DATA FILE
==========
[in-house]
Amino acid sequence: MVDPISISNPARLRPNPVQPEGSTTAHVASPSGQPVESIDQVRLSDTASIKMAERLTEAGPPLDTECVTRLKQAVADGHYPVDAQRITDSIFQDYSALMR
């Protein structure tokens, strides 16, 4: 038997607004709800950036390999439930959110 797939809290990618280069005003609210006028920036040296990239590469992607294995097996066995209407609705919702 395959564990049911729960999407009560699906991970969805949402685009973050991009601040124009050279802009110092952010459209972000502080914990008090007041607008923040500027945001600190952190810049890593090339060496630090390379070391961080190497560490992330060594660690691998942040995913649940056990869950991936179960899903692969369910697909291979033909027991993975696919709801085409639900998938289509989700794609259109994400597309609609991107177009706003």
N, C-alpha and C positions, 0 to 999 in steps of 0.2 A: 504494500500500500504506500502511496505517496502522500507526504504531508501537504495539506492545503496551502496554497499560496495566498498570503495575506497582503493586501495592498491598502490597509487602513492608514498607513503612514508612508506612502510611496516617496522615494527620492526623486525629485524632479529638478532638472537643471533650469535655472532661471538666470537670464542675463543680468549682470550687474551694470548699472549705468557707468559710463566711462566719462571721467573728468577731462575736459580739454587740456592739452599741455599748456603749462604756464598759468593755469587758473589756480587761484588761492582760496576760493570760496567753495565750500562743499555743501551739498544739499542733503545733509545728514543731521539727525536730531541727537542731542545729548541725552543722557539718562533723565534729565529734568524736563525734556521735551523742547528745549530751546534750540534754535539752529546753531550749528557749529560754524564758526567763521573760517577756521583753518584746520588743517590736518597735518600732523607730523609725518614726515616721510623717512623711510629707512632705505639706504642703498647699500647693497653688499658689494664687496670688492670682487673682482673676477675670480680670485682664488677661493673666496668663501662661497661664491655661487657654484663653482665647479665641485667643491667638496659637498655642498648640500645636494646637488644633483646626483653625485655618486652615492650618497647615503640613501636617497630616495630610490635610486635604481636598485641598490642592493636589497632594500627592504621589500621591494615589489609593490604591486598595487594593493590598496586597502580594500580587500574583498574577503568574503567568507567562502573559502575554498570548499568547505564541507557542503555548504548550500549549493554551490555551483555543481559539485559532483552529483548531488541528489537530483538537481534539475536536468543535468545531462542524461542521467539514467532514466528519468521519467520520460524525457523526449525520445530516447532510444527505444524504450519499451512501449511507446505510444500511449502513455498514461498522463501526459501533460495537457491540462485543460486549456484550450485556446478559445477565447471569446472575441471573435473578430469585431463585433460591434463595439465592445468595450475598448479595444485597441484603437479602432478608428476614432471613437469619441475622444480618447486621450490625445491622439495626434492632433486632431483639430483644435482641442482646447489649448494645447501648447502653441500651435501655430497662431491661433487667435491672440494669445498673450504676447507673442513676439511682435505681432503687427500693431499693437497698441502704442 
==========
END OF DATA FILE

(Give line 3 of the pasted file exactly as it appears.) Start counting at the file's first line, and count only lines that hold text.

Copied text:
């Protein structure tokens, strides 16, 4: 038997607004709800950036390999439930959110 797939809290990618280069005003609210006028920036040296990239590469992607294995097996066995209407609705919702 395959564990049911729960999407009560699906991970969805949402685009973050991009601040124009050279802009110092952010459209972000502080914990008090007041607008923040500027945001600190952190810049890593090339060496630090390379070391961080190497560490992330060594660690691998942040995913649940056990869950991936179960899903692969369910697909291979033909027991993975696919709801085409639900998938289509989700794609259109994400597309609609991107177009706003």